2019 a Year of Record Setting Rain

As we close out 2019, Climate Central takes a look at the year’s biggest story—record-setting rain. The result: severe costs in damages to property and losses to industry (e.g. agriculture). According to NOAA, the 18 billion-dollar flood events experienced by the U.S this decade have resulted in losses of at least $40 billion.

2020 Snow Report

Snowfall has been decreasing in the spring and fall seasons across much of the U.S. but with clear regional differences.

2020 Vision: Looking Back to Drive Forward

This blog provides an overview of cutting edge Earth science data that has developed over the last decade. NASA continues to develop tools to chart changes on Earth over time periods ranging from days to decades.

A Climate-Smart Framework for Land Trusts

Point Blue’s new climate-smart publication, Integrating Climate Adaptation into Land Conservation – A Climate-Smart Framework for Land Trusts, aims to provide land trusts and other land conservation practitioners with a guide to integrating climate change projections and climate adaptation approaches into the process of private land conservation.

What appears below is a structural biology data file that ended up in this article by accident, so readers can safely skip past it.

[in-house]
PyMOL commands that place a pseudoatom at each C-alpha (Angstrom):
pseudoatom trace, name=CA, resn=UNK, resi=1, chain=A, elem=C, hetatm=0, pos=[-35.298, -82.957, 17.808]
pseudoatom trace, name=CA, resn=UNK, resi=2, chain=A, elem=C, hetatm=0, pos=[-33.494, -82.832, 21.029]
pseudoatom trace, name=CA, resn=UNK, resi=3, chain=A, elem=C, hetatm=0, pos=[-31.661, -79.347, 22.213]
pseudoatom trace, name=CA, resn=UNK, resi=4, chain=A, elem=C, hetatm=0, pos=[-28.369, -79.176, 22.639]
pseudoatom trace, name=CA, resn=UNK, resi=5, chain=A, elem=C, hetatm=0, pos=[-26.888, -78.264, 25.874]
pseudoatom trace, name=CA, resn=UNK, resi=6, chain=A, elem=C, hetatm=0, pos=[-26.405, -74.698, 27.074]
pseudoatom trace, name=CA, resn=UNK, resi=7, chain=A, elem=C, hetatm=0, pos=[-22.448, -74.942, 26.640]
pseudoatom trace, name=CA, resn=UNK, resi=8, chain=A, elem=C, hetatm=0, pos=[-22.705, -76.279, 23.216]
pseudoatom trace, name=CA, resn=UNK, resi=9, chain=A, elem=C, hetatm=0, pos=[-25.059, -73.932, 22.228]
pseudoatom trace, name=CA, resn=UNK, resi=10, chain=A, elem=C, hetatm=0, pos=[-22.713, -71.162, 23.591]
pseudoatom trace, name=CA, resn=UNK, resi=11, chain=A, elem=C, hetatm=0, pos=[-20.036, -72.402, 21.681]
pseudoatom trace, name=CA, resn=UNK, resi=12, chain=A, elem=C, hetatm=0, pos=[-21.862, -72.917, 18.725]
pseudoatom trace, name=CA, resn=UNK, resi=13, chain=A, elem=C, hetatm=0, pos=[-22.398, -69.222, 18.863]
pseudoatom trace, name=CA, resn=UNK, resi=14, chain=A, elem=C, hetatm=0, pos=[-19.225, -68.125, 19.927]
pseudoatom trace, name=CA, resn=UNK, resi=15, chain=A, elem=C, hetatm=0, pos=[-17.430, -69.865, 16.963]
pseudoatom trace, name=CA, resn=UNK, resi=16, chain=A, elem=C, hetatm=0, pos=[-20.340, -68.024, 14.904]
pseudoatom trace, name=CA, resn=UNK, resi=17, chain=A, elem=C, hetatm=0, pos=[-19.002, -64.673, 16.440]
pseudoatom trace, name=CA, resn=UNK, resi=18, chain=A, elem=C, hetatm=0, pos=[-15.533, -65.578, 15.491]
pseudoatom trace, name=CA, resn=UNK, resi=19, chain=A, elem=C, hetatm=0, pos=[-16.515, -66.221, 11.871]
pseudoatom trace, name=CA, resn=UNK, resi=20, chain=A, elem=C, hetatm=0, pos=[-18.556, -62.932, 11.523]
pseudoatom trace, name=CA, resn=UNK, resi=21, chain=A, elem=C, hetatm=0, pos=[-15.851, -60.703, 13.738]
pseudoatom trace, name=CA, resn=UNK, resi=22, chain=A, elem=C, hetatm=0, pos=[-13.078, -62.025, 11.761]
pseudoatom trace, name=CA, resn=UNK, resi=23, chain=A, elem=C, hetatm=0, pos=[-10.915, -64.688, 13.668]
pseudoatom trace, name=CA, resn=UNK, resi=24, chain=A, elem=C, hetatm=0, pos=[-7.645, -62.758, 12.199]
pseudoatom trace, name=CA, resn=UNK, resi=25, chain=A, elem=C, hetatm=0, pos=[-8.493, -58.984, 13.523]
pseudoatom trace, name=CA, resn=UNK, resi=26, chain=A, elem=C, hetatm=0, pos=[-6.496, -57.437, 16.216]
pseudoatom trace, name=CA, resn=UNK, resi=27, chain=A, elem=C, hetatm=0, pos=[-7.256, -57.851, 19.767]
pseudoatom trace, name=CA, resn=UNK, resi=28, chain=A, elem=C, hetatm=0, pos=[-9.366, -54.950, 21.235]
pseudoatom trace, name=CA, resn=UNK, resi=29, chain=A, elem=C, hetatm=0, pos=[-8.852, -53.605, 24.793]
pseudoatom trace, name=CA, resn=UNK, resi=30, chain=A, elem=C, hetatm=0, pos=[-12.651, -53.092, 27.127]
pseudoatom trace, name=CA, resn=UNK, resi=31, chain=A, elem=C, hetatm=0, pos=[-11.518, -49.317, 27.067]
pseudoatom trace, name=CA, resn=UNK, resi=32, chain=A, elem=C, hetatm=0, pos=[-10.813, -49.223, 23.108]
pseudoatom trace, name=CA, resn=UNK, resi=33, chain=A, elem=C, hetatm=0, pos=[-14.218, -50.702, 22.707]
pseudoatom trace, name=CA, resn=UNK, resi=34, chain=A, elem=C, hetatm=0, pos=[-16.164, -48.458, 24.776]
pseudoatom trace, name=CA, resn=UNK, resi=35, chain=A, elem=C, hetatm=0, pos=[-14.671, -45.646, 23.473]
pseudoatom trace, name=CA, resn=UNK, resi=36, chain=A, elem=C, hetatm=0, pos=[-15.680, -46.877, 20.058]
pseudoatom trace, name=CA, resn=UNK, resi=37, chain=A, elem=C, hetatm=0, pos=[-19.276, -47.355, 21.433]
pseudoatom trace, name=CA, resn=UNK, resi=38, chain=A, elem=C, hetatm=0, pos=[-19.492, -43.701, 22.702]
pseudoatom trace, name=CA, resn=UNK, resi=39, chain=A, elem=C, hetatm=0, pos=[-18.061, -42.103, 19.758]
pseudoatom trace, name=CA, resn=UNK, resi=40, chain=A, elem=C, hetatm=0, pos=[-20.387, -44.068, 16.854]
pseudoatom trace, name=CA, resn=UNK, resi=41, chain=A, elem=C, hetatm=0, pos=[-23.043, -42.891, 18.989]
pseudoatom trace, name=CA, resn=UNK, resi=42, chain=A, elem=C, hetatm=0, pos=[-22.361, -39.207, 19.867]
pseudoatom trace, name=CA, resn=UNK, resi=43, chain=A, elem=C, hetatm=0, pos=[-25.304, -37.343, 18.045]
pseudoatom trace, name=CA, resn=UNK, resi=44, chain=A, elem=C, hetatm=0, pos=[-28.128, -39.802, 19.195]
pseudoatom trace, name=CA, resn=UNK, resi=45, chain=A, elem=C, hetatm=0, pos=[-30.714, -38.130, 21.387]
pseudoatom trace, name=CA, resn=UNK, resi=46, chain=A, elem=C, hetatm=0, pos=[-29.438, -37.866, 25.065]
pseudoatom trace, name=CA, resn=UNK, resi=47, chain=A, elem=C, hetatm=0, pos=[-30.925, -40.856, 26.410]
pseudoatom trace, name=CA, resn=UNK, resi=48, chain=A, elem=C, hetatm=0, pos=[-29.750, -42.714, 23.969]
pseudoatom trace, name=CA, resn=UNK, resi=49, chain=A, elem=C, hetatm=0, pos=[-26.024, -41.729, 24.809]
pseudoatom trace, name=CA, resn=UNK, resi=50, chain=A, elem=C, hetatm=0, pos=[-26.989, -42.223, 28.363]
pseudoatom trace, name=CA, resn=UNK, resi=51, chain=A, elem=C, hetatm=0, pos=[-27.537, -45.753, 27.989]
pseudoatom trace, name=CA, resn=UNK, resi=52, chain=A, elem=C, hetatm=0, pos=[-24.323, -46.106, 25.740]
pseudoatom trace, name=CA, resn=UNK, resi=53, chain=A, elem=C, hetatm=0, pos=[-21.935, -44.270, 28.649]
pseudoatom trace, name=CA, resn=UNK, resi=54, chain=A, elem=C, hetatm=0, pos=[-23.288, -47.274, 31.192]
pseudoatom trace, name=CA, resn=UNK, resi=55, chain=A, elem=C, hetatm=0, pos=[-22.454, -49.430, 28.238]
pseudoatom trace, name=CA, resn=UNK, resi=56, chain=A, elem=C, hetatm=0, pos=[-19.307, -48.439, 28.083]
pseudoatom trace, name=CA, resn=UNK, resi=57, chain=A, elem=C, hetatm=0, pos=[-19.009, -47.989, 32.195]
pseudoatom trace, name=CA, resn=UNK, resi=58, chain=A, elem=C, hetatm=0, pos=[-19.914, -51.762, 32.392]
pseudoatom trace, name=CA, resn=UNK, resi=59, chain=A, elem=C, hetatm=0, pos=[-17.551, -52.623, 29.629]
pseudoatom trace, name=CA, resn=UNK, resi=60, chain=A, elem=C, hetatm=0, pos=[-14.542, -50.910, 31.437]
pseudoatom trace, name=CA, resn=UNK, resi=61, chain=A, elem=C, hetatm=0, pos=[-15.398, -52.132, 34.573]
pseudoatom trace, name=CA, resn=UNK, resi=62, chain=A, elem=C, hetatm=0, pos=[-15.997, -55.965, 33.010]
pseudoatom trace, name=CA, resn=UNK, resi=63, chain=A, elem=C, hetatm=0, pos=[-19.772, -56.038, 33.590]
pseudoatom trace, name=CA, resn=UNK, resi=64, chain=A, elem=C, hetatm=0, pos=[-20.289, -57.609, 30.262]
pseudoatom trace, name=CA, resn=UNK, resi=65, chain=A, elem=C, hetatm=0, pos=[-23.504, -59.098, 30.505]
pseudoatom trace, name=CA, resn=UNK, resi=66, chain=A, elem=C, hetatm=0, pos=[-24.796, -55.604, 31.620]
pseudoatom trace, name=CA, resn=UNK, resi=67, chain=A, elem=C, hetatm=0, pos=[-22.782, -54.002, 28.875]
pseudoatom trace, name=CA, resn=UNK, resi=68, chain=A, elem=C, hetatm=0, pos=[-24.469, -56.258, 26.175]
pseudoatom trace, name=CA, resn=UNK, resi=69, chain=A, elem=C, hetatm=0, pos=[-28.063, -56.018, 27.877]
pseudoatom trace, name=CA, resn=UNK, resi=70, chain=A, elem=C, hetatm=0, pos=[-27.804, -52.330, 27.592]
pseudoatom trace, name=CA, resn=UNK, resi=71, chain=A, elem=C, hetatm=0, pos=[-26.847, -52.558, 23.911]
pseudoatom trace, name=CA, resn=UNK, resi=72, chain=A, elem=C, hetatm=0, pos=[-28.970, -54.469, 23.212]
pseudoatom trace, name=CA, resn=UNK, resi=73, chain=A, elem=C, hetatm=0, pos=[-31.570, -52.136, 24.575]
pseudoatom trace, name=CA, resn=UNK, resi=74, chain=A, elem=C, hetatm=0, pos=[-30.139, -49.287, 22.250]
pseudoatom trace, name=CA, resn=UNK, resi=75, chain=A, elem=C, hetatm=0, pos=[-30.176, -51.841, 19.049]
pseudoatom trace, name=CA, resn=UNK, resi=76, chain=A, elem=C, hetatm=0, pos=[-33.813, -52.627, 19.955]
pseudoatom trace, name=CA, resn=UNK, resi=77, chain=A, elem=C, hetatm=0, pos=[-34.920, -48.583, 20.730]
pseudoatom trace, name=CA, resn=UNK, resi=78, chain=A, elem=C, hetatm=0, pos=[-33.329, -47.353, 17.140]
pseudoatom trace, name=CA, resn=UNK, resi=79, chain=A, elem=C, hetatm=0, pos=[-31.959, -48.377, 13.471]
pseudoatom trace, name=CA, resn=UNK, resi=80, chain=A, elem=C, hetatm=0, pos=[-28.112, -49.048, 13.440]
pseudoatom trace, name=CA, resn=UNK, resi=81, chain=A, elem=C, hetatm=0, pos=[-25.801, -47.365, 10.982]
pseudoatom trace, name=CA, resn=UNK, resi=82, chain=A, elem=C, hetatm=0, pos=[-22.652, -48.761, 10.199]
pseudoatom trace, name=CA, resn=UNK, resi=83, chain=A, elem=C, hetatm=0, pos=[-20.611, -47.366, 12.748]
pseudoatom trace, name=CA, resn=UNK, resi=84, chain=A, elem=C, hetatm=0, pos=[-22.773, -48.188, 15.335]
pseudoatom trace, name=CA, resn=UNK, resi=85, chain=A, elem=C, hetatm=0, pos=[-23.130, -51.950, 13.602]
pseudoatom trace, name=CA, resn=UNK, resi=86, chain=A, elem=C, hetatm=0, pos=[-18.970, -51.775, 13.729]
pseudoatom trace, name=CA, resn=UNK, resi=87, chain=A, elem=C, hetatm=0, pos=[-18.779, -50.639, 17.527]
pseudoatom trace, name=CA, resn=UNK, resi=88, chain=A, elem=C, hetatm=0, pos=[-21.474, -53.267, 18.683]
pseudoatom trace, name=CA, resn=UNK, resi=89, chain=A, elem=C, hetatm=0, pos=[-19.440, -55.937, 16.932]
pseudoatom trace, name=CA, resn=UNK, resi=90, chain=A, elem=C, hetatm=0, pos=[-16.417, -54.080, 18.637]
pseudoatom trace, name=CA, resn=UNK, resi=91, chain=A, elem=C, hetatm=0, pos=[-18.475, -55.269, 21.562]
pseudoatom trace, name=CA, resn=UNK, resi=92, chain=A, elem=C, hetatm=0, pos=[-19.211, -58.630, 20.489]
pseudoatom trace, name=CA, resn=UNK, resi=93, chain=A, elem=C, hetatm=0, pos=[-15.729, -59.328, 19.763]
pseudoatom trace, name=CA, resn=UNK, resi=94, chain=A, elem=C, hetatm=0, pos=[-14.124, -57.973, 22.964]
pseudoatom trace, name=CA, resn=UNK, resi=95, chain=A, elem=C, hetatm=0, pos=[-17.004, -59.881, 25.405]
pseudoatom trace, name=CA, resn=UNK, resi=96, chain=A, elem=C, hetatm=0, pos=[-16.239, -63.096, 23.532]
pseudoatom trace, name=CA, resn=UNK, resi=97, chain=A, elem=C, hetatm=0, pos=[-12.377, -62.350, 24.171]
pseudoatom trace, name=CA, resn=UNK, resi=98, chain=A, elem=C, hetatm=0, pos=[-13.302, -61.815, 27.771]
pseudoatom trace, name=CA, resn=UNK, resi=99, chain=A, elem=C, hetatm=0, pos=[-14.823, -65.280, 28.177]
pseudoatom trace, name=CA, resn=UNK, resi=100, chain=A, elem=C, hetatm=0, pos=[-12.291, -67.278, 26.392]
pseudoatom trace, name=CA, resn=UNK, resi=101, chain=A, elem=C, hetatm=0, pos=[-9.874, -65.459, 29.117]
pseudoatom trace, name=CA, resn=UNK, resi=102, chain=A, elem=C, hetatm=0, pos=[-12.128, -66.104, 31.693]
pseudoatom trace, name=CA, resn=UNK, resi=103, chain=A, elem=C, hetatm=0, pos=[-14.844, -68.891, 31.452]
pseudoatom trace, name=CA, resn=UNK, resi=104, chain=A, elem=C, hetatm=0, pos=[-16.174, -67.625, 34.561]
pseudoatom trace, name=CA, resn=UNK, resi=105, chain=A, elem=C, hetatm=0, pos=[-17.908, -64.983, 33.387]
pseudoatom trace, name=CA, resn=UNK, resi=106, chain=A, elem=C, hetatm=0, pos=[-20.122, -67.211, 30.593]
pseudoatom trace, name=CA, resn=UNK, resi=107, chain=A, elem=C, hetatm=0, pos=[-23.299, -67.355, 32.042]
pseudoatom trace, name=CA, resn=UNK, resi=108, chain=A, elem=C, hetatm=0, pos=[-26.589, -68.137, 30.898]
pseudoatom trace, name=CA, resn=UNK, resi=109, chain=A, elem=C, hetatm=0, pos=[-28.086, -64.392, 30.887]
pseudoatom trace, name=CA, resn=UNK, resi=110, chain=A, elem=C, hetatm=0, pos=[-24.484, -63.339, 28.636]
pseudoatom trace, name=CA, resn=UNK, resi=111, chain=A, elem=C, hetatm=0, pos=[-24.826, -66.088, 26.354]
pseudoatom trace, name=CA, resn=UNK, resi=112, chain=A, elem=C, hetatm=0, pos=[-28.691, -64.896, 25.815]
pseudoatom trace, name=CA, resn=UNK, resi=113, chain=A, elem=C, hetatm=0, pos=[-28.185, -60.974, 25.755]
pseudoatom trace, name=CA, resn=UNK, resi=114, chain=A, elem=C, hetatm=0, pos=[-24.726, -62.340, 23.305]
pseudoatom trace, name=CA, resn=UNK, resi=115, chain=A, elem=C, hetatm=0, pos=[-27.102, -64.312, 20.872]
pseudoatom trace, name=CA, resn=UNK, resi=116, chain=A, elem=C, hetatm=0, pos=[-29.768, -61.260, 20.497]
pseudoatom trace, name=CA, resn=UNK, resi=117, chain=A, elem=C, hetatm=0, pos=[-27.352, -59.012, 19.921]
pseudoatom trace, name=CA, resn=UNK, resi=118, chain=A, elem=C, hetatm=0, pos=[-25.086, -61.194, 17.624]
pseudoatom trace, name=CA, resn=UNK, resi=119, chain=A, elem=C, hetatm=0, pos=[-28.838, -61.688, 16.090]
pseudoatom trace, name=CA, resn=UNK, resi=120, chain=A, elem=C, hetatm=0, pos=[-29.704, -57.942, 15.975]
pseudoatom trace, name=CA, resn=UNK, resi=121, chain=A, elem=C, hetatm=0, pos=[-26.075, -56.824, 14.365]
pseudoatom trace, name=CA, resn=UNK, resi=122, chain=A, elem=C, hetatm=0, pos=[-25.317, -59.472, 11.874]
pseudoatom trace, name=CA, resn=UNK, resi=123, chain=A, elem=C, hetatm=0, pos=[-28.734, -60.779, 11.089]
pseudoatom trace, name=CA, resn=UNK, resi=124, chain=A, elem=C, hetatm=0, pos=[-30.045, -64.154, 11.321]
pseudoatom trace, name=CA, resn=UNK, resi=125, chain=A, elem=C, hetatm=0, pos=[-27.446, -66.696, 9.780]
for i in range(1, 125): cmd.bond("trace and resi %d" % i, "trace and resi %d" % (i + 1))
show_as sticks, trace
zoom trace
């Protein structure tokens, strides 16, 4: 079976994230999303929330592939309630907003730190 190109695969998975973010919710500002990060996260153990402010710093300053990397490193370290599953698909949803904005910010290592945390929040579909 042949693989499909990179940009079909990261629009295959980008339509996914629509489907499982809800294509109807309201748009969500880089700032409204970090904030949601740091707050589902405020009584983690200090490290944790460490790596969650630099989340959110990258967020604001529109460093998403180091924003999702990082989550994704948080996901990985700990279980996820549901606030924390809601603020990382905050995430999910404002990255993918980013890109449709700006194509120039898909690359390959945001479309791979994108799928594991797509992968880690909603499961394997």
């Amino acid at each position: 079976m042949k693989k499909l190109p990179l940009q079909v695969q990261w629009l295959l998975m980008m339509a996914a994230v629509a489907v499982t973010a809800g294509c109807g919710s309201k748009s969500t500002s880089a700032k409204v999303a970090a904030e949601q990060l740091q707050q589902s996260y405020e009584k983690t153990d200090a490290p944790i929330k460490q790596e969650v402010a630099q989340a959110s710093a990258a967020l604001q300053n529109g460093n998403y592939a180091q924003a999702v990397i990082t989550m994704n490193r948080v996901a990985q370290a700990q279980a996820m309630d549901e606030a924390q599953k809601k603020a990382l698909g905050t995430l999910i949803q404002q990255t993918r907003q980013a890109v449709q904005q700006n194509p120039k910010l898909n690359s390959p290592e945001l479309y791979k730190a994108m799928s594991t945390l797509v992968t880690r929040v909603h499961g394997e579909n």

A warming Midwest increases likelihood that farmers will need to irrigate

Warming conditions will necessitate a much greater demand for water in the Midwest, a new study in Ecospheres reports.

Adapting to Climate-Driven Stewardship Challenges

As climate change reshapes ecosystems, land trust staff and volunteers around the country are attempting constructive responses and trying to help landowners adapt and build resiliency.

Annual Rainfall Increasing in Most U.S. States

From 1950 to 2018, average annual precipitation has risen in 90% of the U.S. states analyzed. The great majority of the country has experienced above-average rainfall so far this year – in fact, the last 12 months have been the wettest on record.

Can’t ‘See’ Sea Level Rise? You’re Looking in the Wrong Place

Sea level rise is a global problem. This blog post highlights a key paradox about sea level rise: since it occurs relatively slowly, it can be easy to think it’s not happening. But, if you’re not seeing it, you’re just not looking in the right place.

Climate knowledge for everyone

To support better understanding and action, a new interactive website launched by MIT leads the public through the knowns (and unknowns) of climate change.

Climate Week – Celebrating Journalism

In preparation for Climate Week, taking place this year from September 23 to 29, 2019, Climate Central has compiled tools, tips, and resources for reporting local climate stories and featuring the work of partners who communicate the science and effects of climate change.

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